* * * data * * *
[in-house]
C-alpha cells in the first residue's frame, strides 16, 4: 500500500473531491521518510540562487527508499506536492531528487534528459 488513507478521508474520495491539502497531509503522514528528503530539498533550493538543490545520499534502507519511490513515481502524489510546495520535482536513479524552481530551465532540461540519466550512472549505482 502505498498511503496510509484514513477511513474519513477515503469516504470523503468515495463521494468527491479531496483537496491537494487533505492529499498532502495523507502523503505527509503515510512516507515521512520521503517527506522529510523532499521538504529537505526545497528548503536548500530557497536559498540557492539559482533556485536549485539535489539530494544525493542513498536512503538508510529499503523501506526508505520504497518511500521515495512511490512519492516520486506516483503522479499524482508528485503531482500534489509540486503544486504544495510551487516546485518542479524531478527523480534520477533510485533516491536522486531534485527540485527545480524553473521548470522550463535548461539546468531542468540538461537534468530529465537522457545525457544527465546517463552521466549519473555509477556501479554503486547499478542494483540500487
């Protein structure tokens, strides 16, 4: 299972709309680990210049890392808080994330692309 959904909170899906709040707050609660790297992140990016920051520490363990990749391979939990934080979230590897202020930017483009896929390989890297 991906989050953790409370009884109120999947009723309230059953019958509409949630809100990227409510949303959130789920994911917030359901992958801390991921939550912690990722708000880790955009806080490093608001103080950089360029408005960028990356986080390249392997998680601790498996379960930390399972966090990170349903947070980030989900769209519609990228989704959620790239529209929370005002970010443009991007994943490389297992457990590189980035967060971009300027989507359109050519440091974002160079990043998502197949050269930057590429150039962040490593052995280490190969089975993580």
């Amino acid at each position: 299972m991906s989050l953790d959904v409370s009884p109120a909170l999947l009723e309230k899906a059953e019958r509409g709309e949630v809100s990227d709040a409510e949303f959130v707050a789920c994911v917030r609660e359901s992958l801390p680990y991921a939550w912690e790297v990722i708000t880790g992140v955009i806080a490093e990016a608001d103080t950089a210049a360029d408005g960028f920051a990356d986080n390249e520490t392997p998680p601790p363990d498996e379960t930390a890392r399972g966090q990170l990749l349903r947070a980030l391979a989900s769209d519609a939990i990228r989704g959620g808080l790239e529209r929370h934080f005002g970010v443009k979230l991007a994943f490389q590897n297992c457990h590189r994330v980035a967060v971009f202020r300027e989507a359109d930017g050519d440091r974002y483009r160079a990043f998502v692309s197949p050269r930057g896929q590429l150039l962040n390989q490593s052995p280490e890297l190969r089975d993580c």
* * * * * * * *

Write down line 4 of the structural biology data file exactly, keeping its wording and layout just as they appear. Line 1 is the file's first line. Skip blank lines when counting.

């Amino acid at each position: 299972m991906s989050l953790d959904v409370s009884p109120a909170l999947l009723e309230k899906a059953e019958r509409g709309e949630v809100s990227d709040a409510e949303f959130v707050a789920c994911v917030r609660e359901s992958l801390p680990y991921a939550w912690e790297v990722i708000t880790g992140v955009i806080a490093e990016a608001d103080t950089a210049a360029d408005g960028f920051a990356d986080n390249e520490t392997p998680p601790p363990d498996e379960t930390a890392r399972g966090q990170l990749l349903r947070a980030l391979a989900s769209d519609a939990i990228r989704g959620g808080l790239e529209r929370h934080f005002g970010v443009k979230l991007a994943f490389q590897n297992c457990h590189r994330v980035a967060v971009f202020r300027e989507a359109d930017g050519d440091r974002y483009r160079a990043f998502v692309s197949p050269r930057g896929q590429l150039l962040n390989q490593s052995p280490e890297l190969r089975d993580c």